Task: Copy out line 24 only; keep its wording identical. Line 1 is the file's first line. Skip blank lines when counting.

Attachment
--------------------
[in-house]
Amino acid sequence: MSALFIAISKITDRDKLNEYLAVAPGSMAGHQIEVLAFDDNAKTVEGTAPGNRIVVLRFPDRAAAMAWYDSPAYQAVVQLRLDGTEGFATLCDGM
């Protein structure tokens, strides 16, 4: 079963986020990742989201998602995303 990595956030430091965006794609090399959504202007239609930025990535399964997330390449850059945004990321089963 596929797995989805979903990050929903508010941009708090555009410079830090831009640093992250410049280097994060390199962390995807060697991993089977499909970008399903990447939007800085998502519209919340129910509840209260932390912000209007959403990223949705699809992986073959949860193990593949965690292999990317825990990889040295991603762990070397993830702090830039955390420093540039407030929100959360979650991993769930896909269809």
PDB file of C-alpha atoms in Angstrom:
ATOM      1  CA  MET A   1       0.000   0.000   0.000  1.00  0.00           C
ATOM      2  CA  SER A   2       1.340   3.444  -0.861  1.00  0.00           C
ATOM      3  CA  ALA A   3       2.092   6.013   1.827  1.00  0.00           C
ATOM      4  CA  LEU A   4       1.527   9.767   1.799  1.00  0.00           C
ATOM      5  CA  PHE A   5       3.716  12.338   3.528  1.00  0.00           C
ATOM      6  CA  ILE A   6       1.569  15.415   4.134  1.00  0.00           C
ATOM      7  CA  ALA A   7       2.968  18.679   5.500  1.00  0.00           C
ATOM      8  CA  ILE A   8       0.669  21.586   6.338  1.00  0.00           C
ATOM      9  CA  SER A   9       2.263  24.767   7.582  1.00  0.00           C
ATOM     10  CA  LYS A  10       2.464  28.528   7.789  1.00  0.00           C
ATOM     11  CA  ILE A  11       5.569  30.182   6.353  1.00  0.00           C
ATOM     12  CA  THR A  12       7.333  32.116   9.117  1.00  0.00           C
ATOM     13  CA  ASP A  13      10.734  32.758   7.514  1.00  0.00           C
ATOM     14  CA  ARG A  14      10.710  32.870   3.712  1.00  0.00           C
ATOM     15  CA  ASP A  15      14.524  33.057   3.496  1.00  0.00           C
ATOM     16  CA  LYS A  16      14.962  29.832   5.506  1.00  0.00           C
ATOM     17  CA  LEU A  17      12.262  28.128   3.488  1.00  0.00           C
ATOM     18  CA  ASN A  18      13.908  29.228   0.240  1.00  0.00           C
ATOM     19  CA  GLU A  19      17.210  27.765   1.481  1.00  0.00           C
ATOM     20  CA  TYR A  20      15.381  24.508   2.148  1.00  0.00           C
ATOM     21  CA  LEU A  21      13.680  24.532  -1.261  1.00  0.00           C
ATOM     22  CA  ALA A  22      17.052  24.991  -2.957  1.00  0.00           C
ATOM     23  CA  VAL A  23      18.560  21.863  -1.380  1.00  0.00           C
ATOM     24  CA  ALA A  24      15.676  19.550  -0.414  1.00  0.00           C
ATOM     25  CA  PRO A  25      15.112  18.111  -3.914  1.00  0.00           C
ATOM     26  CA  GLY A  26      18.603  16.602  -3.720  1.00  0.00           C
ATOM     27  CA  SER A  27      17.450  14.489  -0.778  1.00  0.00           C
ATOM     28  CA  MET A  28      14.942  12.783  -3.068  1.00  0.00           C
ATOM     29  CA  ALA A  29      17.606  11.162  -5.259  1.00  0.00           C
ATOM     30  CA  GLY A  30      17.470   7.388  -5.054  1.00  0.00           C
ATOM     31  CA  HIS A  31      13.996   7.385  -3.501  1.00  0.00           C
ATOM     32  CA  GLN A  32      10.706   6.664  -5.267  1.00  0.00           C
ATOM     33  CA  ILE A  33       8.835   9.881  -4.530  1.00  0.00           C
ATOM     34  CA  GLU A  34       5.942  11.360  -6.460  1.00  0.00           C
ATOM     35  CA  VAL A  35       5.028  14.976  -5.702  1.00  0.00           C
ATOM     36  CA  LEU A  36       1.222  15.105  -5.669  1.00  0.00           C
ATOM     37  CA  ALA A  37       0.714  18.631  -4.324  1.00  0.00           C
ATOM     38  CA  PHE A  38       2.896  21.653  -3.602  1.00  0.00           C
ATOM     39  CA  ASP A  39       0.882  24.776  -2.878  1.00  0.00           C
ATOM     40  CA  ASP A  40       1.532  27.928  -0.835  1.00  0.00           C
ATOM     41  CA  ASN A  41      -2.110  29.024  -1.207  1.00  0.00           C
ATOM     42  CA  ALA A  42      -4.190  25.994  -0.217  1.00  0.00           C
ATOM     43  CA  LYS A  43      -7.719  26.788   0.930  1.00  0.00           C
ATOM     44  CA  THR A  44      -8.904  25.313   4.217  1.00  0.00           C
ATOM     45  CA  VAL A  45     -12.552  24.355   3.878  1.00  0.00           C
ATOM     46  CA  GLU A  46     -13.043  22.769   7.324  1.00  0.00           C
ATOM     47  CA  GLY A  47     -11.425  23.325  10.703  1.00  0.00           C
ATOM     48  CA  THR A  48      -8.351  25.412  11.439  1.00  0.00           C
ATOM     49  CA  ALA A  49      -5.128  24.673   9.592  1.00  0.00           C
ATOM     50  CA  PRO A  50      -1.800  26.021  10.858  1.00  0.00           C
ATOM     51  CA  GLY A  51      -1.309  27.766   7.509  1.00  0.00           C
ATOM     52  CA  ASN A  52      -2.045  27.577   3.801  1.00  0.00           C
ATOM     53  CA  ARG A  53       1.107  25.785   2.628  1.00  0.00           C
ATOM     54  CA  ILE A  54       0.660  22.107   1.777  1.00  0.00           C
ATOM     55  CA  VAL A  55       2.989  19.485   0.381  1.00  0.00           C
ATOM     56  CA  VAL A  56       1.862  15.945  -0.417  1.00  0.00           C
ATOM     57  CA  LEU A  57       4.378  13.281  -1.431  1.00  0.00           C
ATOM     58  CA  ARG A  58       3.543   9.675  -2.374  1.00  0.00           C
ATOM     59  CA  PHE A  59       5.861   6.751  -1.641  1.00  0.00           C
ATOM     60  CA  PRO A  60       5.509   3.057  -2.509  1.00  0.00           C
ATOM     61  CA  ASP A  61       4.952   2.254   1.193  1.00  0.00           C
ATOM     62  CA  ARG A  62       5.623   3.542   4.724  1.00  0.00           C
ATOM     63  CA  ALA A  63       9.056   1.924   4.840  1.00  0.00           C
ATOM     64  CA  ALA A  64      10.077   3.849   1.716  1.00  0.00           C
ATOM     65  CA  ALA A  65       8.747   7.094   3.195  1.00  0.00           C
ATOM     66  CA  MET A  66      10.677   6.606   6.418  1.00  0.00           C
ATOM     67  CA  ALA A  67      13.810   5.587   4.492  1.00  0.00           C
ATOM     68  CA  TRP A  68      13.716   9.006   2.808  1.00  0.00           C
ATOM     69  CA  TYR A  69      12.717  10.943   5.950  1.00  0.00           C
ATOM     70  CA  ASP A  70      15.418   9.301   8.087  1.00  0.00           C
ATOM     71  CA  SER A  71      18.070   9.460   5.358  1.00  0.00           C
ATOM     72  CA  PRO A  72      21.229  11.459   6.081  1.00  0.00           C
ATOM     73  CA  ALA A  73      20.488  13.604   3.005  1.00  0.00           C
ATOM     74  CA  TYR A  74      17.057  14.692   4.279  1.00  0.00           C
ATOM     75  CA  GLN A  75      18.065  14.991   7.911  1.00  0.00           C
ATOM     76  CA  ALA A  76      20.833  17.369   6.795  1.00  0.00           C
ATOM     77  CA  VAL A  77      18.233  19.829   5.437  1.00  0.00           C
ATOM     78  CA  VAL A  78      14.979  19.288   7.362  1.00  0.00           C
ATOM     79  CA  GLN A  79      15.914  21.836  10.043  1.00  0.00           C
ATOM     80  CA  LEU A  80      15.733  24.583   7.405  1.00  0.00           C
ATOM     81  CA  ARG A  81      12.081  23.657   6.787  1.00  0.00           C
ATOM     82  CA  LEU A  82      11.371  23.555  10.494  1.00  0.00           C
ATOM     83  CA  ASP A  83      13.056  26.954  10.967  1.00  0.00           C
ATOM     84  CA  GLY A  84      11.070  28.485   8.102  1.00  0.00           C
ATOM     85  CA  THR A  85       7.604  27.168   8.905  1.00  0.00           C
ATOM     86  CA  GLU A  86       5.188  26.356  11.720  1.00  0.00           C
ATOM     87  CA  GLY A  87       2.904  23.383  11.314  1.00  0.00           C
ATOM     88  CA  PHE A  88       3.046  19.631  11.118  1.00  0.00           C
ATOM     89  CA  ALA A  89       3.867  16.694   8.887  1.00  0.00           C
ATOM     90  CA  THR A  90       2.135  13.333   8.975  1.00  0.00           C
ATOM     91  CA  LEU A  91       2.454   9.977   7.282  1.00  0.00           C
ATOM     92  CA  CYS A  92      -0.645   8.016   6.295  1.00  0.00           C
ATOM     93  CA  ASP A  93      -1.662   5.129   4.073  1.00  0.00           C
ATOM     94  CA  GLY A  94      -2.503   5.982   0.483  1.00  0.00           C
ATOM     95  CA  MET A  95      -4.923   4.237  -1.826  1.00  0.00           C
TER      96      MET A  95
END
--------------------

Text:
ATOM     20  CA  TYR A  20      15.381  24.508   2.148  1.00  0.00           C